Neuropsych, educational psych, and IQ tests are normed for people with IQ's of 100. Therefore, they do a poor job of measuring cognitive strengths and struggles in people whose IQs are considerably higher or lower. David Weschsler, who devised the WISC and all its variants-- basically all the IQ tests there are-- said himself that they should not be used for people with IQs over 130.

    Further,he states that it is not appropriate to calculate a single score when there are more than two standard deviations between the highest and lowest sub-score--but professionals do this all the time, regardless. (For example, if someone scores a 16 in analytical ability but an 8 in processing speed or working memory [normed for 10], averaging them is meaningless. But this may well have happened with your testing. )

    The implication is that someone who started out with a high IQ would have to have a pretty major cognitive loss before it meets criteria for cognitive loss, because it is not measuring the difference between that individual now and that individual before; it is measuring the difference between that individual and the "average" individual.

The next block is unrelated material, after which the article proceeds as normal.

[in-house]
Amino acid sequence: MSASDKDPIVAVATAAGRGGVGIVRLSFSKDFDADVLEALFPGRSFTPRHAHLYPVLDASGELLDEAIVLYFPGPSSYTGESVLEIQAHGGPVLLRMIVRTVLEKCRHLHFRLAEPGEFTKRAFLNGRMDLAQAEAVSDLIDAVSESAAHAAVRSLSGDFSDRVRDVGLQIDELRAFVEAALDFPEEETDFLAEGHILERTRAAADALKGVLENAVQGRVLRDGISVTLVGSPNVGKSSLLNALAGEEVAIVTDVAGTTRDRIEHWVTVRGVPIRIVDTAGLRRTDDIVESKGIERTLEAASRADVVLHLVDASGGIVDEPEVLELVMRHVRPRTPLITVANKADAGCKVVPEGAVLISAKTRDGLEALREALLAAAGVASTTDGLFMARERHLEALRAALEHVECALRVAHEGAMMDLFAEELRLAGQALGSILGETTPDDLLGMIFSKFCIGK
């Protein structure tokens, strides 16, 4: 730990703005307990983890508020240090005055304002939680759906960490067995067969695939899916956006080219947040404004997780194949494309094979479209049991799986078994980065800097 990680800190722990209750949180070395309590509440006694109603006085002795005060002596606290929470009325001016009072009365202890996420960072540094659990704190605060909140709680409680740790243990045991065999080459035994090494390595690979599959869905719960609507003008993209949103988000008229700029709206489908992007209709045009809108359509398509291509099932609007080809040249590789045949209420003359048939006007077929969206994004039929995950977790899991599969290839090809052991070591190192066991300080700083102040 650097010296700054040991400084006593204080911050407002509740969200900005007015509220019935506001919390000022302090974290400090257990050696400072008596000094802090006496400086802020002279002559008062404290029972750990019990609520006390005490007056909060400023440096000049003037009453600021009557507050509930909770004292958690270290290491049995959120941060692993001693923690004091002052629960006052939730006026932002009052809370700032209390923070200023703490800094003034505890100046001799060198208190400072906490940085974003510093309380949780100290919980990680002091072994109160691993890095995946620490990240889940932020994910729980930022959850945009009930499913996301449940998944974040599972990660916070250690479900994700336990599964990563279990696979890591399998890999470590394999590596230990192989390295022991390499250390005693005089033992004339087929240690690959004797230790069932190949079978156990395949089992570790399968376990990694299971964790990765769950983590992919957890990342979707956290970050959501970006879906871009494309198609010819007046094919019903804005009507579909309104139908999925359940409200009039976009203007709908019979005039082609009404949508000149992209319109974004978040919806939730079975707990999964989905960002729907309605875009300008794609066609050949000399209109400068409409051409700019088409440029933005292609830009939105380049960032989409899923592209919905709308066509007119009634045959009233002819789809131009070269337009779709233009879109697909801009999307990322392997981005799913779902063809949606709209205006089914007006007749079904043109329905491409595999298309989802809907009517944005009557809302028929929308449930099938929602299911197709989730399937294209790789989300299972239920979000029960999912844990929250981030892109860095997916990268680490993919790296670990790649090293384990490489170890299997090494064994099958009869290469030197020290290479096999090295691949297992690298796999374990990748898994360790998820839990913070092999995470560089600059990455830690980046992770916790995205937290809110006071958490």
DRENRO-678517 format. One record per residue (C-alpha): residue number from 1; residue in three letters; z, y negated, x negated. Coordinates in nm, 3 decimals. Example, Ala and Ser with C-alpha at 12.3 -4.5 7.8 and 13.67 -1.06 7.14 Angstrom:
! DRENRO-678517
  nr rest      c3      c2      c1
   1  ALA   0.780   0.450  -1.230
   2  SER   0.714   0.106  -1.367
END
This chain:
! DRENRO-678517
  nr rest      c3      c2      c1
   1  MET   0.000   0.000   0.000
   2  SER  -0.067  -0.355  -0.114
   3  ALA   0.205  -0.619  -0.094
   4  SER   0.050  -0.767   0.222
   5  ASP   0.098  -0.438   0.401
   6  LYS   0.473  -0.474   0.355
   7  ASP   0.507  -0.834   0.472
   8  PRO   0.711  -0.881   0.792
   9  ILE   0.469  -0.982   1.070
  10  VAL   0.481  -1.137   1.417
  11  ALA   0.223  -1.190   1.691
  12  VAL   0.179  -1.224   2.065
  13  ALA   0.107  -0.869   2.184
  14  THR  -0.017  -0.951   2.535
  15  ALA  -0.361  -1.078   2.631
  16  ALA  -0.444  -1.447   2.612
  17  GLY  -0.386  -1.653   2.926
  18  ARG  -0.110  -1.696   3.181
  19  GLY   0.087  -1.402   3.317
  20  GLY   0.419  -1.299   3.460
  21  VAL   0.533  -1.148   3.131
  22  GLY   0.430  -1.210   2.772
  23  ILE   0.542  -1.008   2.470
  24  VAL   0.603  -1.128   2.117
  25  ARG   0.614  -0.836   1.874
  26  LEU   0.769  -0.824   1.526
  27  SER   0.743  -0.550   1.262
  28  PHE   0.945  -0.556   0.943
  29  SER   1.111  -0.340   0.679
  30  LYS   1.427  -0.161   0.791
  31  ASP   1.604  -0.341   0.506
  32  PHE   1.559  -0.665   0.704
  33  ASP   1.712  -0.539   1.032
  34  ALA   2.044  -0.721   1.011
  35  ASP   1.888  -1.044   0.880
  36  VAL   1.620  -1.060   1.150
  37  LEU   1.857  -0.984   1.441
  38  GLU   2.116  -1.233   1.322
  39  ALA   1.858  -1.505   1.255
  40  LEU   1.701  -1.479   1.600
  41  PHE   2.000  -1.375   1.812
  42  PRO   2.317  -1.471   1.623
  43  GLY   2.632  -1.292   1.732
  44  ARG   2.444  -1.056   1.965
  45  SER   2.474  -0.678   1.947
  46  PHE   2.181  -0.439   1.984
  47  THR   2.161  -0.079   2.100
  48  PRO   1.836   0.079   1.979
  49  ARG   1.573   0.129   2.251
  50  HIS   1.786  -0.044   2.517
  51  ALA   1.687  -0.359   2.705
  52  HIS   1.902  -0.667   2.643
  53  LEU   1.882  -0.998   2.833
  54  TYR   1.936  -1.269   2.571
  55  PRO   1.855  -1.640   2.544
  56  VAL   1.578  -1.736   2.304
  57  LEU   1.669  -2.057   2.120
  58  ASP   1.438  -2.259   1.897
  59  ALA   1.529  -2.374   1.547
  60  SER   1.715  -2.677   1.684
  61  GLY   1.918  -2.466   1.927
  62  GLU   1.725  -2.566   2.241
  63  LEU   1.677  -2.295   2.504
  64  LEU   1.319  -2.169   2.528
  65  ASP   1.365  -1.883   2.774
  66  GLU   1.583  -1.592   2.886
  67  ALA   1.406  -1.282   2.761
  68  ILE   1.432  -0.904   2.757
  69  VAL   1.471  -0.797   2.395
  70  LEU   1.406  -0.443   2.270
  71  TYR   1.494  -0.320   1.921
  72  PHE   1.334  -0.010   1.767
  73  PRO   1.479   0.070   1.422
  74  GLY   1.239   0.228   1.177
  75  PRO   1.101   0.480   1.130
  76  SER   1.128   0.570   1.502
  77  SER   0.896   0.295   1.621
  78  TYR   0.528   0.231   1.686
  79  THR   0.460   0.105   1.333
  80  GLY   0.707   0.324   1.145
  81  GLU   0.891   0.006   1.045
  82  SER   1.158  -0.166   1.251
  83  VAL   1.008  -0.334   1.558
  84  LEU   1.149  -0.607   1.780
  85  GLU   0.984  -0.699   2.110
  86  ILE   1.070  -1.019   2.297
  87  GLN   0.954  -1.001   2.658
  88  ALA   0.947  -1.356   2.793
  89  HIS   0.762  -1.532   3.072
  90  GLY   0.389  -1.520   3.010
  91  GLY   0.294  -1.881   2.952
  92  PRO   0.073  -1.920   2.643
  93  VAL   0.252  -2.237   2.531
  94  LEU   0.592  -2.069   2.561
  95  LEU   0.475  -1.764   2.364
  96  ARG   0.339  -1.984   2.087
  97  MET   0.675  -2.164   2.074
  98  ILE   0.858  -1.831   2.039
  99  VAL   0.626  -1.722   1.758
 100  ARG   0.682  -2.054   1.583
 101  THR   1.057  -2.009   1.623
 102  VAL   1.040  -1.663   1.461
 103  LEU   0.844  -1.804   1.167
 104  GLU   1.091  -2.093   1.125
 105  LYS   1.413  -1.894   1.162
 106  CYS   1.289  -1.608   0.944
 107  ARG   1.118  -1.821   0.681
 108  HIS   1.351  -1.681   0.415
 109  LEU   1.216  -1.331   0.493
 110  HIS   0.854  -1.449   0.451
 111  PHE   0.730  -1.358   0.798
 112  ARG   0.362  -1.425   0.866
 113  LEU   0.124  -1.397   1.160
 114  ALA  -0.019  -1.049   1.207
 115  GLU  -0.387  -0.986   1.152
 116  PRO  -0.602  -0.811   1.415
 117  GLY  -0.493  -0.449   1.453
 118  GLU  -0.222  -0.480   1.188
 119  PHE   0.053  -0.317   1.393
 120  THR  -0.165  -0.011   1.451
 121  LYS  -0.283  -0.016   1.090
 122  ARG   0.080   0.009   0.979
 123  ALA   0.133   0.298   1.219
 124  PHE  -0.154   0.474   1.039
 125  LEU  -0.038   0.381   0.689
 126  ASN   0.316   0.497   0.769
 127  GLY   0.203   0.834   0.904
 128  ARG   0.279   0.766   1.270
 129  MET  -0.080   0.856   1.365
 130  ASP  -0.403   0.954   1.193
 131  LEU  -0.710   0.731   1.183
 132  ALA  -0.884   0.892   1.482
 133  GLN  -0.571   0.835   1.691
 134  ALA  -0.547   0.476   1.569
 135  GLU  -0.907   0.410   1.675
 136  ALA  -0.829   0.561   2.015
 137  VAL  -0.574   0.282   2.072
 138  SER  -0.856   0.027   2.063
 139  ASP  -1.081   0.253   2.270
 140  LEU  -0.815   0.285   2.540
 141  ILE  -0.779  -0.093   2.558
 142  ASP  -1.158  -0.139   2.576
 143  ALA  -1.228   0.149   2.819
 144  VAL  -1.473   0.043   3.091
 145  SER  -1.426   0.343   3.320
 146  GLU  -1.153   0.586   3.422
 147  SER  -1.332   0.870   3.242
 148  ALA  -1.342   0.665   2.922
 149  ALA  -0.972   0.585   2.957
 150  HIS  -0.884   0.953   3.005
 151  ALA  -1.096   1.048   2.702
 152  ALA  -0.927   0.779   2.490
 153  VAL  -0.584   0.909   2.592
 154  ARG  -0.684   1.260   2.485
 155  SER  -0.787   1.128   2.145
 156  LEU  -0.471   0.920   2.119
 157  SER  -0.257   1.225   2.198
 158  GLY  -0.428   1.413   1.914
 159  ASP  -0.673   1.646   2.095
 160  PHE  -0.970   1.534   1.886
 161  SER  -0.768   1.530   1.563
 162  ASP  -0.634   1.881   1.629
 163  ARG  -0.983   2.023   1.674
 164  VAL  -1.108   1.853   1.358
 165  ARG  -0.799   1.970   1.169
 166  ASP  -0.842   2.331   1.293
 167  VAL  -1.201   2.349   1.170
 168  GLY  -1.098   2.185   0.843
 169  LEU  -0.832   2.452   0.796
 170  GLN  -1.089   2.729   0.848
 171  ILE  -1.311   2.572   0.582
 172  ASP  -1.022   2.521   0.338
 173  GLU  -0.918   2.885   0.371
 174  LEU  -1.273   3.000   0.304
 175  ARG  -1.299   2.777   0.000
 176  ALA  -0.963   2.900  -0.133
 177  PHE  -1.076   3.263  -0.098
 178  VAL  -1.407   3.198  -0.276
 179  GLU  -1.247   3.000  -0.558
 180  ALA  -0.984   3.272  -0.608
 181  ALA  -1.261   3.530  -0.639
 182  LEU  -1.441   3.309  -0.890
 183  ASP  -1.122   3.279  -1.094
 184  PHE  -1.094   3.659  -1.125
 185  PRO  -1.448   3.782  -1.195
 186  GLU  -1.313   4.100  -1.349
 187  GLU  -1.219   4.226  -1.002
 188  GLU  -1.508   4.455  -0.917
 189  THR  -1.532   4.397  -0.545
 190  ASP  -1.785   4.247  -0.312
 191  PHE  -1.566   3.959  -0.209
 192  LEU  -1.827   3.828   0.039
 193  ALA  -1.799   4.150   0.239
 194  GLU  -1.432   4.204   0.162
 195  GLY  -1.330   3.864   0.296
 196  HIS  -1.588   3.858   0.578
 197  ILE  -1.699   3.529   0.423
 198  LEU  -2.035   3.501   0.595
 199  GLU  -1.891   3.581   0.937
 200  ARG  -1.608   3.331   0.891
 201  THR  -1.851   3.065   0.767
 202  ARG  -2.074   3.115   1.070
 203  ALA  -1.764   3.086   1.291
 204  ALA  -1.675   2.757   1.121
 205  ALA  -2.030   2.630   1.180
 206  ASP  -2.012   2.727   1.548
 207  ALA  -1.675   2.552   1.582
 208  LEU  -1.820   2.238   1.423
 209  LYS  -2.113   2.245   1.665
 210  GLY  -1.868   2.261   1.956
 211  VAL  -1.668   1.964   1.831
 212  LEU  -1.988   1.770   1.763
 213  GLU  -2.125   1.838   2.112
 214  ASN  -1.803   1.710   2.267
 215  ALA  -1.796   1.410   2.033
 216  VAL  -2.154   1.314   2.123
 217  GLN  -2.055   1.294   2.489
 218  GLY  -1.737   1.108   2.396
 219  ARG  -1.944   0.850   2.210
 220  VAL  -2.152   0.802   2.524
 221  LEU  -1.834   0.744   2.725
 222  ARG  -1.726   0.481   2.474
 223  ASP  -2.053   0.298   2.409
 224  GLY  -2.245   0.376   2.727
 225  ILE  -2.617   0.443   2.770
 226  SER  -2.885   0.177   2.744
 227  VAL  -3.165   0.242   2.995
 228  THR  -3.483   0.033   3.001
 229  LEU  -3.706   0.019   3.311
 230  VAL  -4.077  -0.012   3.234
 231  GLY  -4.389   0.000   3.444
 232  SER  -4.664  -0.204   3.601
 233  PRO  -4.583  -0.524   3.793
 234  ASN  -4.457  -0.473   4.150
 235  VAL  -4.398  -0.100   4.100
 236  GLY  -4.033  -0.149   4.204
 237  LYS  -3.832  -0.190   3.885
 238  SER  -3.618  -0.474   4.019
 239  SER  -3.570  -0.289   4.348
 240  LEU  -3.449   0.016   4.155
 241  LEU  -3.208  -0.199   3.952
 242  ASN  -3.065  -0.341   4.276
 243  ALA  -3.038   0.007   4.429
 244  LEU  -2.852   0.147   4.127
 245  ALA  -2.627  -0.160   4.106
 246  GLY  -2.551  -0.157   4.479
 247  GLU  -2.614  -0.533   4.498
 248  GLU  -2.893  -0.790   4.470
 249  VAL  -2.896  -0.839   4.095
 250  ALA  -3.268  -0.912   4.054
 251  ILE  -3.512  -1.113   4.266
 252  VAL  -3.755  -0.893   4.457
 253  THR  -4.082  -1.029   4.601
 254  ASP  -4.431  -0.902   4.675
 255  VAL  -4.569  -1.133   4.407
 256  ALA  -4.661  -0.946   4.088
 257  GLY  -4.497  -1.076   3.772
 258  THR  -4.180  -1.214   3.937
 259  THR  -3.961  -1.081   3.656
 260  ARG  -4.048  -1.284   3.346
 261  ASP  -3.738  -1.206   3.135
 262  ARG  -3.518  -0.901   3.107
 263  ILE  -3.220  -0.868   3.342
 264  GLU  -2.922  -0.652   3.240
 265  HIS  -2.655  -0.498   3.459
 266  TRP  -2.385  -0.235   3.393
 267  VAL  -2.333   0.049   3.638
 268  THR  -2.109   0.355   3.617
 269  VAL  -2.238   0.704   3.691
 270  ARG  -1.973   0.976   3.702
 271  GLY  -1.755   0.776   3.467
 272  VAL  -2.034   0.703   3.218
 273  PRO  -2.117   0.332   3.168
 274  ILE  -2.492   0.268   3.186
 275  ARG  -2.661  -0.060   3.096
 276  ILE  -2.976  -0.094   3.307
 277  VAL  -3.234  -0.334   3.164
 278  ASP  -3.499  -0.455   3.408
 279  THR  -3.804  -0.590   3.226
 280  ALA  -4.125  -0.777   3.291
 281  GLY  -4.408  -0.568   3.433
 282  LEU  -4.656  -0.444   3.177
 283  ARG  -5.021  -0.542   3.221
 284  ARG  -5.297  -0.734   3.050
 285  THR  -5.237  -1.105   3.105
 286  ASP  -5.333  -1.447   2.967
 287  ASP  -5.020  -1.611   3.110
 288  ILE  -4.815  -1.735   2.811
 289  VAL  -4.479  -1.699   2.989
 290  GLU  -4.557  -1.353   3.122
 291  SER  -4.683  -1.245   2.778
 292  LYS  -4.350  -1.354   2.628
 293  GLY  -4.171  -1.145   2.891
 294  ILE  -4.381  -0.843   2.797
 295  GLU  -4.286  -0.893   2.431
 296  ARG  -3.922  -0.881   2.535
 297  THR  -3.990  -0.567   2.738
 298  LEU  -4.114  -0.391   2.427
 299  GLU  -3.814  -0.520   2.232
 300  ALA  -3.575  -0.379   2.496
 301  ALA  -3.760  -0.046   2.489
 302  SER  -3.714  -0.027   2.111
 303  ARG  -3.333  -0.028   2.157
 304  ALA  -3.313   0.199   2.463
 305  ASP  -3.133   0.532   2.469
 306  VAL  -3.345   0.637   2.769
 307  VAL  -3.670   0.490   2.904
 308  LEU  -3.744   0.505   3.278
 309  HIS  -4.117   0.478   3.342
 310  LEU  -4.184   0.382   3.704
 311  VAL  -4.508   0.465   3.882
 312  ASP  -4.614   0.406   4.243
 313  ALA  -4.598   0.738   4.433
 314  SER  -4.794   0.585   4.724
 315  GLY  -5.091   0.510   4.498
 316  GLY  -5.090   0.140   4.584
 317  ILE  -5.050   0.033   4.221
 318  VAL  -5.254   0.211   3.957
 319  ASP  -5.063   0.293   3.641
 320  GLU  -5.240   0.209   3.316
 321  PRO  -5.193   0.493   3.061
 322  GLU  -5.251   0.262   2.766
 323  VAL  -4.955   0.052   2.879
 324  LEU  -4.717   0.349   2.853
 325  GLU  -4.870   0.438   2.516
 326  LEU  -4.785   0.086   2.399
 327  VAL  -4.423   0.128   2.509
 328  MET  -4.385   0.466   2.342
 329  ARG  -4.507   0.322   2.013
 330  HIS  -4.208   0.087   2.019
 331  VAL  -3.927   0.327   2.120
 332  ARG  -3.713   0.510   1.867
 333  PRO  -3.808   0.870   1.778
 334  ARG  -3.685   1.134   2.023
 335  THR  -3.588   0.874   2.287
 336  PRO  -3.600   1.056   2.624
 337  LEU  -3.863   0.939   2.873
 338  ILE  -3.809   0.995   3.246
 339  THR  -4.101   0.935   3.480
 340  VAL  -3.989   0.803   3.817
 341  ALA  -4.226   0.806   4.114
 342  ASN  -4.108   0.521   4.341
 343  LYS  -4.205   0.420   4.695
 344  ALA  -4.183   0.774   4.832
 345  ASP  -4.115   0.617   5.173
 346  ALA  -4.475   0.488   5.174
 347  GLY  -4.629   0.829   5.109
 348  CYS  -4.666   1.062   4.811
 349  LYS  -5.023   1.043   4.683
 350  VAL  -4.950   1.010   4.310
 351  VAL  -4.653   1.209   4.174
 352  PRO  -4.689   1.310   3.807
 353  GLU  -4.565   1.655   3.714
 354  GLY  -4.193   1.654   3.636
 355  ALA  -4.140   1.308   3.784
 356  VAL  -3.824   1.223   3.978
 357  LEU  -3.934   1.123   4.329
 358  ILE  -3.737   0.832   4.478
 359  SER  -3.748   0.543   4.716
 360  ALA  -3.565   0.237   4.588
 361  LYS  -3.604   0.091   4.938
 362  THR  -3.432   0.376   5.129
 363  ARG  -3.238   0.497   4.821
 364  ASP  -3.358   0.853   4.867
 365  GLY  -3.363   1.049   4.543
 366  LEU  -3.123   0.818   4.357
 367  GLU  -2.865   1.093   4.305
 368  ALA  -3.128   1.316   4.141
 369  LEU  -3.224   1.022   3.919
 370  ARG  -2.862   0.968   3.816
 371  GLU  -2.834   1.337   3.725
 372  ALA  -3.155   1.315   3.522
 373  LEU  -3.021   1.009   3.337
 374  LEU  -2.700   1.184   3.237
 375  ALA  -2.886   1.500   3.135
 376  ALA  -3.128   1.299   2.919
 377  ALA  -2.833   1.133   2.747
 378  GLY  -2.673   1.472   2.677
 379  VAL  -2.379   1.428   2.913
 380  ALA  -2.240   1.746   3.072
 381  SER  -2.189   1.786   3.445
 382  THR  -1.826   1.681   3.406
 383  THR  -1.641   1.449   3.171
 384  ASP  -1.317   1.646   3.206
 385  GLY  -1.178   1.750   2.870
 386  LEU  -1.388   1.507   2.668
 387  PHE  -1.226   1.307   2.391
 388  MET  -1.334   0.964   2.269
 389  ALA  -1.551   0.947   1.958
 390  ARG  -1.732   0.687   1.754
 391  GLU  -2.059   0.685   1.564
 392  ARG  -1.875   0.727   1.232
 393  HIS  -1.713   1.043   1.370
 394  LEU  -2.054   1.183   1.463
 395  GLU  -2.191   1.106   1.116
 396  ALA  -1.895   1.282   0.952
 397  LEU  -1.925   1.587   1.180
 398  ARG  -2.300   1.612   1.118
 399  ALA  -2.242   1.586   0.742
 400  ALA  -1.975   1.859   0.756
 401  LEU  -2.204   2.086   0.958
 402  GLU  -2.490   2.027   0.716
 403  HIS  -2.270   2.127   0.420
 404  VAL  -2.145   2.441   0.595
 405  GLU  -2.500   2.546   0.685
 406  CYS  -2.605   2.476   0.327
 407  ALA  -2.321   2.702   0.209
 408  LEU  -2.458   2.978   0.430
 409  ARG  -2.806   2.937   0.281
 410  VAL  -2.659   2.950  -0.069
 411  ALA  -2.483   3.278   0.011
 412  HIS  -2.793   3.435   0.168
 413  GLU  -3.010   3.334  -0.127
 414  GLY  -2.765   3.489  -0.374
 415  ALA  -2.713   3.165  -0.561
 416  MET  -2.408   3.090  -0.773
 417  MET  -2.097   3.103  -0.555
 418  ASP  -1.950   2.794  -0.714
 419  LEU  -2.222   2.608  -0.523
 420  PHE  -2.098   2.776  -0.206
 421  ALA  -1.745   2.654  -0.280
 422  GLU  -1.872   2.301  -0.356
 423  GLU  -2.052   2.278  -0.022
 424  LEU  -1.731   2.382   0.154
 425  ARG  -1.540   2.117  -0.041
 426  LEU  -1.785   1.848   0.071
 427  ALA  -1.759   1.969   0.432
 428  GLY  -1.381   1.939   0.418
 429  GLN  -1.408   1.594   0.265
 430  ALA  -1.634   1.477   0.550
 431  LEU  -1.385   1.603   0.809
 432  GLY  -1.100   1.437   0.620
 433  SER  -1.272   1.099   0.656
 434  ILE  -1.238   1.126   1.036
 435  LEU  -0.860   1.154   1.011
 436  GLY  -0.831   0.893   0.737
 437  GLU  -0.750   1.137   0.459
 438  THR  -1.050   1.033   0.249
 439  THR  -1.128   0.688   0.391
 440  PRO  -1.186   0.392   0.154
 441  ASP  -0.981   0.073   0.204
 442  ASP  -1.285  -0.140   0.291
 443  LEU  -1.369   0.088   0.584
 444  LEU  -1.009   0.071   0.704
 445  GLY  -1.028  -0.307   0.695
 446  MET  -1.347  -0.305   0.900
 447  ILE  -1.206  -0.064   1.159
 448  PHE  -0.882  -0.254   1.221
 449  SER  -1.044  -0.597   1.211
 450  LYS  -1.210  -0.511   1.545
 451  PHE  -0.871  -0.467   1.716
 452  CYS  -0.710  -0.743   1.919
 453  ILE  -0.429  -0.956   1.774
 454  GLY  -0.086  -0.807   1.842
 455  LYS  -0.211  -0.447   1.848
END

All of this is beside the point in some important ways. You have chosen to take this change of life as a gift--the best any of us can do in such situations. You have, to some extent, dis-identified with yourself as a smart achiever, and found freedom thereby. It seems you have separated your sense of worth from your intelligence and mental acumen, to your joy.

    But I sensed, perhaps incorrectly, that you are wondering about the contradictory nature of these assessments, so I thought I might write you. Ultimately, as you have learned through your efforts, your understanding of your strengths and struggles is more relevant than anything anyone else can tell you. But if you are wondering about the discrepancy, the limit of our psychometric tests for high and low IQ individuals is probably the cause.

    I wish you continued discoveries and grace,

    1. Your analysis that it's difficult to interpret tests where there is a big difference between one item and another is probably what happened to me. After the NIH psychometrics interpreter told me that my tests were normal, I saw a friend who was also skilled in interpreting the tests (see the post "When Experts Disagree" from Jan 13, 2014). She said something quite similar to what you've written. Since my subjective cognitive experience of decline is so definite, I have to believe that the official interpretation is wrong ... for whatever reason.